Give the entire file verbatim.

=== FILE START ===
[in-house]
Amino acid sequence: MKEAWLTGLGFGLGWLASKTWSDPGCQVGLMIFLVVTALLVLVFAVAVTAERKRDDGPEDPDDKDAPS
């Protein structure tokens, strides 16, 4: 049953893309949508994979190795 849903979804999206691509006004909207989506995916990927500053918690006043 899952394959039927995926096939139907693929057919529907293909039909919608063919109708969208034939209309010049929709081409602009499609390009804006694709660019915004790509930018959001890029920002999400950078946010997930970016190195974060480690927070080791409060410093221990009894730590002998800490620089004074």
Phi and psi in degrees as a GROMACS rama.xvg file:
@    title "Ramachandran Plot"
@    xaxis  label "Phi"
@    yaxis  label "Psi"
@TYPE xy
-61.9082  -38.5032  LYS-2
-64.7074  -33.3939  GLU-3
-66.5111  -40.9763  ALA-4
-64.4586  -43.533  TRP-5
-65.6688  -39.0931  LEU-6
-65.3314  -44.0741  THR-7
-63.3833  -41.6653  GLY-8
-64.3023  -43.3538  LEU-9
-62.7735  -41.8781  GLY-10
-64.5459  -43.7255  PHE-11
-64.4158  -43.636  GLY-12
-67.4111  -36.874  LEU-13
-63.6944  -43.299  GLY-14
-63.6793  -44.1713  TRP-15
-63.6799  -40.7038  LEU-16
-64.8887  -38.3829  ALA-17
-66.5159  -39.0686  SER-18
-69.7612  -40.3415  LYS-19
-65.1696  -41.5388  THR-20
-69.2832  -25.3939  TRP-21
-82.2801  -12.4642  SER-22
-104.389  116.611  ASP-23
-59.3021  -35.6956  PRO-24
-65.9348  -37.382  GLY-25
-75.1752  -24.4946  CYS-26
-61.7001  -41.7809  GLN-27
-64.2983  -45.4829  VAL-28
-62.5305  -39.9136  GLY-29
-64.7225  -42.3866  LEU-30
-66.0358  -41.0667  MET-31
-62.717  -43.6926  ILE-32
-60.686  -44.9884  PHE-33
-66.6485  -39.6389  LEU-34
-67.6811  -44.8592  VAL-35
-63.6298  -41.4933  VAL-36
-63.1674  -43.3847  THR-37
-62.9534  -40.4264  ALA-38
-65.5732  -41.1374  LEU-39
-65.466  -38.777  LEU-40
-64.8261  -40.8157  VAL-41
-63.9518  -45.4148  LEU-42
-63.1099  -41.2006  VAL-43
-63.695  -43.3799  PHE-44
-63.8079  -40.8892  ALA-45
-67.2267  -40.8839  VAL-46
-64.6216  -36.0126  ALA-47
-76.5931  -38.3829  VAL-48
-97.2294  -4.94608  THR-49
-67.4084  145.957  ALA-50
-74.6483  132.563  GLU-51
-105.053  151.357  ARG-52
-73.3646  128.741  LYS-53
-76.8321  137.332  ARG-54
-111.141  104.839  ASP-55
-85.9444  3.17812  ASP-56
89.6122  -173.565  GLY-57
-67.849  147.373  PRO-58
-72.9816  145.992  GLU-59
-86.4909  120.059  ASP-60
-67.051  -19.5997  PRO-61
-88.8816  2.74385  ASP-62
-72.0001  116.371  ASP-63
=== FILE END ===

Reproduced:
[in-house]
Amino acid sequence: MKEAWLTGLGFGLGWLASKTWSDPGCQVGLMIFLVVTALLVLVFAVAVTAERKRDDGPEDPDDKDAPS
């Protein structure tokens, strides 16, 4: 049953893309949508994979190795 849903979804999206691509006004909207989506995916990927500053918690006043 899952394959039927995926096939139907693929057919529907293909039909919608063919109708969208034939209309010049929709081409602009499609390009804006694709660019915004790509930018959001890029920002999400950078946010997930970016190195974060480690927070080791409060410093221990009894730590002998800490620089004074």
Phi and psi in degrees as a GROMACS rama.xvg file:
@    title "Ramachandran Plot"
@    xaxis  label "Phi"
@    yaxis  label "Psi"
@TYPE xy
-61.9082  -38.5032  LYS-2
-64.7074  -33.3939  GLU-3
-66.5111  -40.9763  ALA-4
-64.4586  -43.533  TRP-5
-65.6688  -39.0931  LEU-6
-65.3314  -44.0741  THR-7
-63.3833  -41.6653  GLY-8
-64.3023  -43.3538  LEU-9
-62.7735  -41.8781  GLY-10
-64.5459  -43.7255  PHE-11
-64.4158  -43.636  GLY-12
-67.4111  -36.874  LEU-13
-63.6944  -43.299  GLY-14
-63.6793  -44.1713  TRP-15
-63.6799  -40.7038  LEU-16
-64.8887  -38.3829  ALA-17
-66.5159  -39.0686  SER-18
-69.7612  -40.3415  LYS-19
-65.1696  -41.5388  THR-20
-69.2832  -25.3939  TRP-21
-82.2801  -12.4642  SER-22
-104.389  116.611  ASP-23
-59.3021  -35.6956  PRO-24
-65.9348  -37.382  GLY-25
-75.1752  -24.4946  CYS-26
-61.7001  -41.7809  GLN-27
-64.2983  -45.4829  VAL-28
-62.5305  -39.9136  GLY-29
-64.7225  -42.3866  LEU-30
-66.0358  -41.0667  MET-31
-62.717  -43.6926  ILE-32
-60.686  -44.9884  PHE-33
-66.6485  -39.6389  LEU-34
-67.6811  -44.8592  VAL-35
-63.6298  -41.4933  VAL-36
-63.1674  -43.3847  THR-37
-62.9534  -40.4264  ALA-38
-65.5732  -41.1374  LEU-39
-65.466  -38.777  LEU-40
-64.8261  -40.8157  VAL-41
-63.9518  -45.4148  LEU-42
-63.1099  -41.2006  VAL-43
-63.695  -43.3799  PHE-44
-63.8079  -40.8892  ALA-45
-67.2267  -40.8839  VAL-46
-64.6216  -36.0126  ALA-47
-76.5931  -38.3829  VAL-48
-97.2294  -4.94608  THR-49
-67.4084  145.957  ALA-50
-74.6483  132.563  GLU-51
-105.053  151.357  ARG-52
-73.3646  128.741  LYS-53
-76.8321  137.332  ARG-54
-111.141  104.839  ASP-55
-85.9444  3.17812  ASP-56
89.6122  -173.565  GLY-57
-67.849  147.373  PRO-58
-72.9816  145.992  GLU-59
-86.4909  120.059  ASP-60
-67.051  -19.5997  PRO-61
-88.8816  2.74385  ASP-62
-72.0001  116.371  ASP-63